Inspired by Seffi Rachlevsky’s 1998 controversial best-seller, The Messiah’s Donkey (in Hebrew). The book investigates the new creed of Messianic Judaism in Israel, which views the secular Jew as a donkey. To them, the donkey serves as nothing more than the messiah’s vehicle; ride him, then discard him.
In Patkin’s glass sculpture, the bodies of an ark of covenance and a donkey are merged together, and a crowned donkey head takes the place of the Torah.
anodized cast aluminum, life size
92 x 75 x 40” (edition 5) Public Collections: Guggenheim Museum, NY Ringling Museum, Florida
Los Angeles County Museum of Art, California
Don Quixote 'reading' The Adventures of Don Quixote Part II, while looking in a mirror. (catalog)
Miguel de Cervantes’ volume one of Don Quixote was published in 1605. After its success, a man by the name of Alonzo Fernández de Avellaneda decided to cash in on Cervantes' success and write a Volume Two. In Cervantes’ 1615 part II, Sancho tells Don Quixote: “ . . . he told me that your worship’s story is already in print under the title of The Ingenious Gentleman Don Quixote de la Mancha. He says that I’m mentioned too under my own name of Sancho Panza, and so is the lady Dulcinea del Toboso, and so are other matters which happened to us in private. It made me cross myself in wonder, to think how the story-writer could have learnt all that.”
It may be the nature of our time that those who reveal what we would rather not acknowledge are ignored or worse, expelled. This may seem clearly true in the world of politics and social relations, yet is equally true in art, though the exclusion may be less obvious. The art world, after all, is composed of unarmed camps that manage contest by making invisible all that they feel the need to deny.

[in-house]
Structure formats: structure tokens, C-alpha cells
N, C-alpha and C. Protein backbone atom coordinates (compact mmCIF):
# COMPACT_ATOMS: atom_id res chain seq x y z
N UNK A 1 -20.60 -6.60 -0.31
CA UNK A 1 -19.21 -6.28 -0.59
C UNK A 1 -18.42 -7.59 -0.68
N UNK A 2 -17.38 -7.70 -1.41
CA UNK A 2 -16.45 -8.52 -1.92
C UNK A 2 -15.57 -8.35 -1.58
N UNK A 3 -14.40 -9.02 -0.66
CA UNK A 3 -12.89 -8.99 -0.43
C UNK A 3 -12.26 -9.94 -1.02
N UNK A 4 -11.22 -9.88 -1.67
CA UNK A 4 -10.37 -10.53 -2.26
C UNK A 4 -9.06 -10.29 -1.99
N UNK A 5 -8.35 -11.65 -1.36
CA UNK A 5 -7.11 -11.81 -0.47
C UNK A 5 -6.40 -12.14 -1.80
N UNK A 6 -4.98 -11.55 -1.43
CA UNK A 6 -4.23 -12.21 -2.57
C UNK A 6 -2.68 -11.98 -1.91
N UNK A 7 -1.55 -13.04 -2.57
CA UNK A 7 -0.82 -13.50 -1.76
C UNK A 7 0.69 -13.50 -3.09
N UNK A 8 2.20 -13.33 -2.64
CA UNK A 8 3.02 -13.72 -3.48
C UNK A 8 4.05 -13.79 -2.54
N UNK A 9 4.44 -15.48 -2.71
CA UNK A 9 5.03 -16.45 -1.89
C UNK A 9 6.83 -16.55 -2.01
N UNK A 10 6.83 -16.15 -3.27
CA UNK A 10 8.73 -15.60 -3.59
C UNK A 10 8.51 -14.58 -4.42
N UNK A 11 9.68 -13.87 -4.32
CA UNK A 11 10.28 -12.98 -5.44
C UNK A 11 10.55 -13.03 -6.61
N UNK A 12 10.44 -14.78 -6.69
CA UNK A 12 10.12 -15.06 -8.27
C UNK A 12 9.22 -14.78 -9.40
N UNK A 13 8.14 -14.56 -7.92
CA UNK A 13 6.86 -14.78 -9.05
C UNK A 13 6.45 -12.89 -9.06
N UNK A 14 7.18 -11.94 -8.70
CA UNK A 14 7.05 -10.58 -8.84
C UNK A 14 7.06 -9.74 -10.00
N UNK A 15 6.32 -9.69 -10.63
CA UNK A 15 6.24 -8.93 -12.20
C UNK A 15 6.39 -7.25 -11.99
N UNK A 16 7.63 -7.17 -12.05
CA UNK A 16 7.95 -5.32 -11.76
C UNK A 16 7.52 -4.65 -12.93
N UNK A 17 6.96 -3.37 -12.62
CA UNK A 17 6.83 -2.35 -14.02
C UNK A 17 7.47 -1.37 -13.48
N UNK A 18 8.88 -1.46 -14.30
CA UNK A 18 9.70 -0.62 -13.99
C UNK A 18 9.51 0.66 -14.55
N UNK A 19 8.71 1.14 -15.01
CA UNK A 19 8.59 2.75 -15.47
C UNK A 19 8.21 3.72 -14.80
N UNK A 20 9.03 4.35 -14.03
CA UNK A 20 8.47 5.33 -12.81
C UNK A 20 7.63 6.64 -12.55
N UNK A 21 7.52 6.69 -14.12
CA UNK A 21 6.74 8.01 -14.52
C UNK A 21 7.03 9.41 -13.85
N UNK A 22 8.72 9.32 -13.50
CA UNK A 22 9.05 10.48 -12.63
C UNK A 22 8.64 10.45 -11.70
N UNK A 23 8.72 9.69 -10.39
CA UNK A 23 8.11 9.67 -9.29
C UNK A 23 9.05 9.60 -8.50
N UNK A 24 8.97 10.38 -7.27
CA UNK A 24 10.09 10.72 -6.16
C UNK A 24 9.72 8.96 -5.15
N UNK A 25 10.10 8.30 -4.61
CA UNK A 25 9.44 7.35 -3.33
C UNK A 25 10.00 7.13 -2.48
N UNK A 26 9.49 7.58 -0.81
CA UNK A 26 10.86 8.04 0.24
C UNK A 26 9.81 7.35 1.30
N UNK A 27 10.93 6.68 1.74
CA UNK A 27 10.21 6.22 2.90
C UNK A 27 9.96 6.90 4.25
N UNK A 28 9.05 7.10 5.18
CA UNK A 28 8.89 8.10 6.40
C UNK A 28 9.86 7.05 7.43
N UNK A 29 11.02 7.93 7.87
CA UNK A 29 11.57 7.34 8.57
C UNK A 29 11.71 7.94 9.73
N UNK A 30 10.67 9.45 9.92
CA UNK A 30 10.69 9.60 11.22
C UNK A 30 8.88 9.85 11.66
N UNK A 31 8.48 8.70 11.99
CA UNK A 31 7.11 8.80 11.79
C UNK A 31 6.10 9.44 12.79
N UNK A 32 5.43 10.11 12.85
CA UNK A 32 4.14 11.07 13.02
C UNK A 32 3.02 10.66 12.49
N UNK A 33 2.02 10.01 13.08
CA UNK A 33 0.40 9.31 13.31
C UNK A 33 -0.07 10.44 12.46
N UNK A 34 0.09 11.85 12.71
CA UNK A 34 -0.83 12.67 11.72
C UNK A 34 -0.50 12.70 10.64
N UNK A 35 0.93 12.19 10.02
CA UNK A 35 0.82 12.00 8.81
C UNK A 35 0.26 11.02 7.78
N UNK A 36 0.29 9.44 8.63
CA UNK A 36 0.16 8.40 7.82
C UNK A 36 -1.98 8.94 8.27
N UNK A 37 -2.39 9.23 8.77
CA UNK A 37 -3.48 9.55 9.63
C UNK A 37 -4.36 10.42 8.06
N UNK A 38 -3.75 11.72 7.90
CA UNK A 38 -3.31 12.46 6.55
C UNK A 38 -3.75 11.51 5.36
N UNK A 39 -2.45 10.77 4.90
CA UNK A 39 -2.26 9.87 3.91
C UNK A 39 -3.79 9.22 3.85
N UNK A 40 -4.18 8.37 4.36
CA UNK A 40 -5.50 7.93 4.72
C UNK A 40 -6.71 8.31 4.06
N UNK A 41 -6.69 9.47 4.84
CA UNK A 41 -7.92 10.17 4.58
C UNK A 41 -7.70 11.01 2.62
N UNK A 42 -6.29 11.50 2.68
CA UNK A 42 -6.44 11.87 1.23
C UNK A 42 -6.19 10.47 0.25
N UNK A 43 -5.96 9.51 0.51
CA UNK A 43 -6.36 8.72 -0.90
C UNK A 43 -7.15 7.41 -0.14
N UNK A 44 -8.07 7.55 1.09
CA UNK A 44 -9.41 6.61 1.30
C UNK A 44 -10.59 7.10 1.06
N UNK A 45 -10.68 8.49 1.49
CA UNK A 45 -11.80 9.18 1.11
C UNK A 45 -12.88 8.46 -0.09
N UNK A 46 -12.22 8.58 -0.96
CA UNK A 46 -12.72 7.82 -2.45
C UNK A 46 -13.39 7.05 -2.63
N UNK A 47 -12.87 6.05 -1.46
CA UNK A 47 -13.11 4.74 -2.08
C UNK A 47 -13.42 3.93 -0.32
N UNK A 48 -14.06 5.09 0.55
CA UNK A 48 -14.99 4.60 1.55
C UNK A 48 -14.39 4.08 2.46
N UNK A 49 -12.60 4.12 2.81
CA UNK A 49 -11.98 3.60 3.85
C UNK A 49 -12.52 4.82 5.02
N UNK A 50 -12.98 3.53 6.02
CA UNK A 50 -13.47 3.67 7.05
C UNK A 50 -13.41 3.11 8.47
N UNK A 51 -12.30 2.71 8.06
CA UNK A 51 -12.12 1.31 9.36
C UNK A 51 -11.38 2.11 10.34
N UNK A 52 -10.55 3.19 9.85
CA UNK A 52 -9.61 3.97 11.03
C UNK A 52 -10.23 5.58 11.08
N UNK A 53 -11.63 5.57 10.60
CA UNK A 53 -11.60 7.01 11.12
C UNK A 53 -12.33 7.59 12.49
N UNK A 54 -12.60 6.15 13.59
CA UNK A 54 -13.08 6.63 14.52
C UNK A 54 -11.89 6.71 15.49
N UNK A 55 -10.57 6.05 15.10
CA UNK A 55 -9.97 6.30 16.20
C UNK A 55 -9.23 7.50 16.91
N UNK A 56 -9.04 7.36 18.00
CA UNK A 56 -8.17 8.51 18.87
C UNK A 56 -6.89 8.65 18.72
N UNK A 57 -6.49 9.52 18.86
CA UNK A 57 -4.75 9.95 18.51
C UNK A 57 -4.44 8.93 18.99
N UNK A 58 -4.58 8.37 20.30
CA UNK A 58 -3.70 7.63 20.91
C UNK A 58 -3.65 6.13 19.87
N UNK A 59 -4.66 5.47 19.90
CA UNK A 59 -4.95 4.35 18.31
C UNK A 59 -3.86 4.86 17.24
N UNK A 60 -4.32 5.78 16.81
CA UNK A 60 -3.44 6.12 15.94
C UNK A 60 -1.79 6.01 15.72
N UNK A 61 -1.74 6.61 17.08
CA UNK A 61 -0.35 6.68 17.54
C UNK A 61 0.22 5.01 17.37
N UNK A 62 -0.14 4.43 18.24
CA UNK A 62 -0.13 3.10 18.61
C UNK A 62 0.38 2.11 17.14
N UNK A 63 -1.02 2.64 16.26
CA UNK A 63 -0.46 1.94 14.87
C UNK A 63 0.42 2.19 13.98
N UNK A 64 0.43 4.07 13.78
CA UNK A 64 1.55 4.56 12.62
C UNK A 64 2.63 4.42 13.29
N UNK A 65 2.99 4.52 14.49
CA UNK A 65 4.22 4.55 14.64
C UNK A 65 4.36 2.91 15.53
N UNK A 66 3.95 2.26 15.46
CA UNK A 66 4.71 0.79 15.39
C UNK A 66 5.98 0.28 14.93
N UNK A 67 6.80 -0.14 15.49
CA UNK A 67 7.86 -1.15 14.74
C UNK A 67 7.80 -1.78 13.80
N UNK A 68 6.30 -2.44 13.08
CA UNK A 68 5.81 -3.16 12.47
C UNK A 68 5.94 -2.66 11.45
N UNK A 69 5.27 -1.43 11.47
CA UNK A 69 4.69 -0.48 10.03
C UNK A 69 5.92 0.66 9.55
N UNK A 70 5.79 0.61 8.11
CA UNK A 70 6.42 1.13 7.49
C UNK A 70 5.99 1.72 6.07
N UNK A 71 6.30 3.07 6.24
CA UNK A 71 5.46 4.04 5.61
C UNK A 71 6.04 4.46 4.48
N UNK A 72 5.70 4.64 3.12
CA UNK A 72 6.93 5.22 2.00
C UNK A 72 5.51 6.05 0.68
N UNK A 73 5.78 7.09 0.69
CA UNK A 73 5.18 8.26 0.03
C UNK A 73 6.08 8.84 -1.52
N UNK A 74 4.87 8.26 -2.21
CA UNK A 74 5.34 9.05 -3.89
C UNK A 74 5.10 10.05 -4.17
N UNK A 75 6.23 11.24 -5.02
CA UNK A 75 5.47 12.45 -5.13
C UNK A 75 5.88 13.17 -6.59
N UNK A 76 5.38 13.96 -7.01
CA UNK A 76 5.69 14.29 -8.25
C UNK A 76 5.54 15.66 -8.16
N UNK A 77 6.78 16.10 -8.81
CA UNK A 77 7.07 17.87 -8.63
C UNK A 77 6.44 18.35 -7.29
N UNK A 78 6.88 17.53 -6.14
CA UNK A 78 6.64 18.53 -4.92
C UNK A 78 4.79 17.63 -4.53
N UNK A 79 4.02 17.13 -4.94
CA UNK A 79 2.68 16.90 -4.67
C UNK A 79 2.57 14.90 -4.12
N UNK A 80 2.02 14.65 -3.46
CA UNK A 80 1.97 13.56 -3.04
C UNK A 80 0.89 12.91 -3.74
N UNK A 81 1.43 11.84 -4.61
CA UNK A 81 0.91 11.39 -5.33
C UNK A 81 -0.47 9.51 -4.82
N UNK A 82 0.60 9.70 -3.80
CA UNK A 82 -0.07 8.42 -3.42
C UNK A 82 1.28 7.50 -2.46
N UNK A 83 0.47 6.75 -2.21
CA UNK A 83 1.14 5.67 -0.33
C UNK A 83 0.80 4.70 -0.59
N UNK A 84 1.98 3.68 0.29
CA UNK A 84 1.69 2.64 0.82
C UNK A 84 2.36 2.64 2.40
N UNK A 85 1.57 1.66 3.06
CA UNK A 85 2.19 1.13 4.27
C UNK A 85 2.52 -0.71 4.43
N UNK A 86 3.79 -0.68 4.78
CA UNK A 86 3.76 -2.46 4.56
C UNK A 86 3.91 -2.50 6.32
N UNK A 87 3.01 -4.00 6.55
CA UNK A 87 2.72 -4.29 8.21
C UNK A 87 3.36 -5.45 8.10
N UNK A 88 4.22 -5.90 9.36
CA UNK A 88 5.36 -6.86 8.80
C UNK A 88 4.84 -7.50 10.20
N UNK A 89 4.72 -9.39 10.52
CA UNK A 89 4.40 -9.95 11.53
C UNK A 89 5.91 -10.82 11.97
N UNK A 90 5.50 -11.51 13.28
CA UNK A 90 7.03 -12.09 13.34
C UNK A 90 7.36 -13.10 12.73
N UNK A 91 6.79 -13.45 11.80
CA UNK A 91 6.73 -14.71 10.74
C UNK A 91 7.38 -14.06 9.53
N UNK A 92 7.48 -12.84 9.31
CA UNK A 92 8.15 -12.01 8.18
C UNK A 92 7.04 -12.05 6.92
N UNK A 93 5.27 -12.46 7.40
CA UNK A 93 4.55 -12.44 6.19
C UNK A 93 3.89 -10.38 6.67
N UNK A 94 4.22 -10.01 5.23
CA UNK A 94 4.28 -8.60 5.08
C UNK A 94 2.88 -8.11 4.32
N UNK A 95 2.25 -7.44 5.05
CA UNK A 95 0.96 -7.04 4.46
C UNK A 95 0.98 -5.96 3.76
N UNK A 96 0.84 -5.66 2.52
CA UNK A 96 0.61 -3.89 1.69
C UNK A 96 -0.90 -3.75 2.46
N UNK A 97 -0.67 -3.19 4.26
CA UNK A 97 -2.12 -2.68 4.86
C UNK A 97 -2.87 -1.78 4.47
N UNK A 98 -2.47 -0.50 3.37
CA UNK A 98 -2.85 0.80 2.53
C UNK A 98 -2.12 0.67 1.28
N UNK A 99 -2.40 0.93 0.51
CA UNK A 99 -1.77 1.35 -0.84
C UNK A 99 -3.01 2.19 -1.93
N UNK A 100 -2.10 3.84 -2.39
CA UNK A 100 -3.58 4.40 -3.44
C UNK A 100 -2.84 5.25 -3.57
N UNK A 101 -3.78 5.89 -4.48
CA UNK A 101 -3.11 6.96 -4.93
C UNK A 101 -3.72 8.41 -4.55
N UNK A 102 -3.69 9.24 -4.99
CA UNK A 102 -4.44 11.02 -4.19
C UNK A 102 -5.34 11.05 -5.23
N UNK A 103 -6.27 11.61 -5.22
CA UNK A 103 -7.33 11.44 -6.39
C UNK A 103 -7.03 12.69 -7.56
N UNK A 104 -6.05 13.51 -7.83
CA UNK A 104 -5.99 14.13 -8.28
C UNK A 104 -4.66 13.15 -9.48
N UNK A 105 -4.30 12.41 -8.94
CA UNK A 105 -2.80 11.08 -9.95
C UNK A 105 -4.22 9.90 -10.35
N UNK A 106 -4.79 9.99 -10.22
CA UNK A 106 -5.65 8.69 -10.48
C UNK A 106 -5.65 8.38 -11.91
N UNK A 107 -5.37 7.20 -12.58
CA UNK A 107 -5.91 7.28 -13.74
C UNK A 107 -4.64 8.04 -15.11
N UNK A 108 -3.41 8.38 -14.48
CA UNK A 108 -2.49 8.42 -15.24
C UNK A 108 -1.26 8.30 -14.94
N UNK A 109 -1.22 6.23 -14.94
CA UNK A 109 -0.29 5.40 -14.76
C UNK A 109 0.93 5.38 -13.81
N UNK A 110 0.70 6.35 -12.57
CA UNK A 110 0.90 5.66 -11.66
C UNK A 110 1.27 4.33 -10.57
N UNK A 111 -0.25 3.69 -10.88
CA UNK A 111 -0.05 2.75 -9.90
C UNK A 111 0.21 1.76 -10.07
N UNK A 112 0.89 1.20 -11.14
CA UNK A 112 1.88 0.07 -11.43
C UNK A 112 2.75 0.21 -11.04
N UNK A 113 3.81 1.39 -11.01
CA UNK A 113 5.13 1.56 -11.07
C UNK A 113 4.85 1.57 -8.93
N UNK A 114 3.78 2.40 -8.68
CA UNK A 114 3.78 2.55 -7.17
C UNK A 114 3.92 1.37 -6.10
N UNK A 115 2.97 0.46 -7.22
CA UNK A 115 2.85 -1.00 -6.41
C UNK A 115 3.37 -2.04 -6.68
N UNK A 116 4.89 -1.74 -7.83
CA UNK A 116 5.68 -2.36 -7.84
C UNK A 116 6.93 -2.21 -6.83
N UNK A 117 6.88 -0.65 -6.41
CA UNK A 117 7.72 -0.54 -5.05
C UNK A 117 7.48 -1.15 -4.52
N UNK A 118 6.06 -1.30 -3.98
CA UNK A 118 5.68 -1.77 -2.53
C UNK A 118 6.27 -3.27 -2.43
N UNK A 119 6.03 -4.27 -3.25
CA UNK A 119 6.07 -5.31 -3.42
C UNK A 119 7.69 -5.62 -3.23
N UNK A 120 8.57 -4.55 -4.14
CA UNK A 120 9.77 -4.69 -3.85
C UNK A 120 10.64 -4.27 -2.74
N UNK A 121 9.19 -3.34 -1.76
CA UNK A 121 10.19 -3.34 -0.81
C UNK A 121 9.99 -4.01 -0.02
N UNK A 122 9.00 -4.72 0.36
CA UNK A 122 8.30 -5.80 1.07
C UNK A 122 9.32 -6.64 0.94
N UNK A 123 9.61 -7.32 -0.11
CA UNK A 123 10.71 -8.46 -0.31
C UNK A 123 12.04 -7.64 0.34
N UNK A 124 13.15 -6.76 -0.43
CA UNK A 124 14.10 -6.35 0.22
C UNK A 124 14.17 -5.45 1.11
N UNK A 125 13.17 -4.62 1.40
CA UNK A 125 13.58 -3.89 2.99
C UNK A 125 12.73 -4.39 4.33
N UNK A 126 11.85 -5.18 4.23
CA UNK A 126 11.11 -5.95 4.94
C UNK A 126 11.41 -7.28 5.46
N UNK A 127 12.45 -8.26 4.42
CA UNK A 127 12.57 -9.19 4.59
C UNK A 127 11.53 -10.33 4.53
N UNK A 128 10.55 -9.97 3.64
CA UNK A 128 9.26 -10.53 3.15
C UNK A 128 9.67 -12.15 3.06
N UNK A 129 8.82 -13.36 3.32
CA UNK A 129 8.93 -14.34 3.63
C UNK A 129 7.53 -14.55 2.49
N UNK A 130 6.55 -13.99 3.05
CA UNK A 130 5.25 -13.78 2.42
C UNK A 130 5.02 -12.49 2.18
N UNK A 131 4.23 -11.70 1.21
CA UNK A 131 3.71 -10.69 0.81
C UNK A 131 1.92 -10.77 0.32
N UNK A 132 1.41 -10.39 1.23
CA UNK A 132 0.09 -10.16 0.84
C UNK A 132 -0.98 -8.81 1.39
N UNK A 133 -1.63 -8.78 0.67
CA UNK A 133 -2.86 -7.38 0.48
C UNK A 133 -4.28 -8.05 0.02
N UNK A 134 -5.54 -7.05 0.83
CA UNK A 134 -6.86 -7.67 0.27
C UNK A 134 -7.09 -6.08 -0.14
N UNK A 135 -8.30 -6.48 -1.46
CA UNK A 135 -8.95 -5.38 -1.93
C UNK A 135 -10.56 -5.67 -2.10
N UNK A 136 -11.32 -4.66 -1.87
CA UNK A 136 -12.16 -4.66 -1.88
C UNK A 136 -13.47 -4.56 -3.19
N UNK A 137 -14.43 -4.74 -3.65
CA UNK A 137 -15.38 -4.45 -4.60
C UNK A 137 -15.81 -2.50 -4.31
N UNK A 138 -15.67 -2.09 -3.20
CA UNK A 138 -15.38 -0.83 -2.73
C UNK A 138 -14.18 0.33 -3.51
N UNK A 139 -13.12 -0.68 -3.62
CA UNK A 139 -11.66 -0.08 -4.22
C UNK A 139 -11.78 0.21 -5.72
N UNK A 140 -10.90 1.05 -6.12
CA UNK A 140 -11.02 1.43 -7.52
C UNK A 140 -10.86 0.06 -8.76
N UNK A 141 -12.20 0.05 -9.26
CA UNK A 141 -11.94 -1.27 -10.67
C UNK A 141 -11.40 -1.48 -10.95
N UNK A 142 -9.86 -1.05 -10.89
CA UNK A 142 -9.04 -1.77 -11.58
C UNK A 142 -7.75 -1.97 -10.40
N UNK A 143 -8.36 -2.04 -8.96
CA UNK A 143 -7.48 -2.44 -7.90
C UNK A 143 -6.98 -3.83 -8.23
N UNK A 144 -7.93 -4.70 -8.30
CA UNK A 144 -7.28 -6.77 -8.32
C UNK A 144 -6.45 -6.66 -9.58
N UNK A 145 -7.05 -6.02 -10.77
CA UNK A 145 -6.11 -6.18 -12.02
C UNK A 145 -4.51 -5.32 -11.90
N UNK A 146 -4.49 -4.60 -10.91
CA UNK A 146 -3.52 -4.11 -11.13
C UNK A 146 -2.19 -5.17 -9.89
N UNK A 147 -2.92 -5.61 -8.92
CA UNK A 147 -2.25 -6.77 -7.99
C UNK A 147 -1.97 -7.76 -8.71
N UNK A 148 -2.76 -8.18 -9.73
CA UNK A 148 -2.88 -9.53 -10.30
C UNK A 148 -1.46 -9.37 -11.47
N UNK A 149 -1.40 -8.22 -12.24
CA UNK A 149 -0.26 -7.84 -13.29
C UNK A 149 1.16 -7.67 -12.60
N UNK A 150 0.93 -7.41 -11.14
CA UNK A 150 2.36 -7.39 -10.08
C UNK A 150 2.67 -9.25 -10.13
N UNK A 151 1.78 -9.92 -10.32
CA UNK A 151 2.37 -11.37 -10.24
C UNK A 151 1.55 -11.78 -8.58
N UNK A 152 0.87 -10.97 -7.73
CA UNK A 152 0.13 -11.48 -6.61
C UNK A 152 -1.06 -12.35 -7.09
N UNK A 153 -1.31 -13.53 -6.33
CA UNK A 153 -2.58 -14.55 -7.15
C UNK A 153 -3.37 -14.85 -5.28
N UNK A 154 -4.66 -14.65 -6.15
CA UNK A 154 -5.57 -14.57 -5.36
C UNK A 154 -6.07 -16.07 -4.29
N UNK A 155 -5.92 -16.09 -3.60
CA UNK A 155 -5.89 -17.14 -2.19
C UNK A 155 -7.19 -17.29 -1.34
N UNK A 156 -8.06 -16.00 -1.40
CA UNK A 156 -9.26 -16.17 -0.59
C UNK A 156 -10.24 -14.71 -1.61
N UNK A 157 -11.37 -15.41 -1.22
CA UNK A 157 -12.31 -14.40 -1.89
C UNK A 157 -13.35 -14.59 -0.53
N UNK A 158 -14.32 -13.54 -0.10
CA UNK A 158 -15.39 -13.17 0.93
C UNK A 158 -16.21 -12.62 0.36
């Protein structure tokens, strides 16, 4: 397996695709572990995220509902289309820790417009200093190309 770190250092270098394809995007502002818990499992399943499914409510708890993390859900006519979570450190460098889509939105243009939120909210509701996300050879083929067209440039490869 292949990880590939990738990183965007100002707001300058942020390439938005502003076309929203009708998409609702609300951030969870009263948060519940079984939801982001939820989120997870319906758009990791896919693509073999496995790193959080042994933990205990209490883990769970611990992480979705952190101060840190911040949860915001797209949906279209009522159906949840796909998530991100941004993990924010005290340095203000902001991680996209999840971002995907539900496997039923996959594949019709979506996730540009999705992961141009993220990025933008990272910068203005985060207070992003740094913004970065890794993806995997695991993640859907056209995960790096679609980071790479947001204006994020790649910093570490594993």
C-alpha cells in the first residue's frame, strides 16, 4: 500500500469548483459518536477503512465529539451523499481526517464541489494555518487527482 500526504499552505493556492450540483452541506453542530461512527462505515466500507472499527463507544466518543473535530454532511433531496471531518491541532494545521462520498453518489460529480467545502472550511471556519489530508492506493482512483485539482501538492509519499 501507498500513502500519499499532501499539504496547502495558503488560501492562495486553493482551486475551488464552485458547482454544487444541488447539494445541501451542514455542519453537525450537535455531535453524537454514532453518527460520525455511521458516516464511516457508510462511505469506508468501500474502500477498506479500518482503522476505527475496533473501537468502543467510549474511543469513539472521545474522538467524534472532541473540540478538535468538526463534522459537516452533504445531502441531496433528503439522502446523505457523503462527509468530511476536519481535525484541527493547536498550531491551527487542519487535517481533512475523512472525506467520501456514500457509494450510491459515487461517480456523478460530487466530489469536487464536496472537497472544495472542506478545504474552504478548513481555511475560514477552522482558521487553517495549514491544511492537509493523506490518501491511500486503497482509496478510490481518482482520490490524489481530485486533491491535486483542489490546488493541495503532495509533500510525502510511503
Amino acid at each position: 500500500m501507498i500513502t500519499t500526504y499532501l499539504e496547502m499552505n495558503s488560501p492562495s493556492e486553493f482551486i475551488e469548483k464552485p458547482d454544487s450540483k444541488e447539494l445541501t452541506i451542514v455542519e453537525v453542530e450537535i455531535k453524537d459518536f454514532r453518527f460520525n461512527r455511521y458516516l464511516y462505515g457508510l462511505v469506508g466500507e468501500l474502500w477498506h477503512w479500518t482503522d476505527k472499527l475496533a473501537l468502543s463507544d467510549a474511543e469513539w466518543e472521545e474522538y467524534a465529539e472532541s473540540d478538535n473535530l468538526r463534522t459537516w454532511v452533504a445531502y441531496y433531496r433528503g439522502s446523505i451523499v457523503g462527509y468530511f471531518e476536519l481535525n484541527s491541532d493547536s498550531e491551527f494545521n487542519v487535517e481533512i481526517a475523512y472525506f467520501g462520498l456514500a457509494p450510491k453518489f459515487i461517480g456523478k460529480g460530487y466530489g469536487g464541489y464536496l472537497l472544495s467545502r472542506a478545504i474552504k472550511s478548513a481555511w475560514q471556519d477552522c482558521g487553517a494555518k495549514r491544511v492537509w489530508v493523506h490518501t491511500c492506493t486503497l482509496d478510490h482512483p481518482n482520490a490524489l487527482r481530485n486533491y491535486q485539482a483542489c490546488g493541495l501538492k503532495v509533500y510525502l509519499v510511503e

Izhar Patkin is an artist who has faced up to the test of critical expulsion, and has survived his time in the wilderness quite well, thank you. Full Story and other miscellaneous texts
Collection; Manufacture Nationale de Sèvres This series started in 1998 with portraits of seated women holding empty blankets. The paintings are done in oil on aluminum wire mesh 68" x 44" each.
A porcelain sculpture of this narrative is now being produced at the legendary Sevres porcelain factory in Paris
Judenporzellan 1998-02 enamel on chrome coat paper, sizes variable Collections; Jewish museums, NYC and Berlin -
Open Museum, Tefen, Israel
Large-scale collages in a technique that involves cutting, folding and weaving stenciled paper. “Judenporzellan” is based on the story of an 18th century law, which forced Berlin’s Jewry, the Mendelssohn family among them, to buy inferior and overpriced porcelain from the king’s failing factory. (catalog)
I had the opportunity to watch Izhar Patkin paint his Black Paintings, in a big, filthy, unheated room on Broome Street. I used to visit this studio almost daily while the work was in process. I rarely stayed very long, but the painting changed each day, and I didn’t want to miss a thing. And the painting wasn’t the only thing that changed. Graham Greene once said that the difference between writing a short story and writing a novel is that the person who finished a novel is not the same person who started it.Full Story
HM: One of the surprise entertainments of The Black Paintings you showed last spring (at the Limbo Gallery, New York City) was to watch the reaction of the viewer. It was though you took them by the hand over the threshold into the idea of narrative in contemporary art - it was done on such a big scale and with such an explicit literary connection to Genet’s play that they couldn’t miss it - but once they were inside there seemed to be a language problem. it was like watching a group of travelers entering a foreign country and trying to order a meal. There was food all over the place but no Berlitz handbook . . . Full Story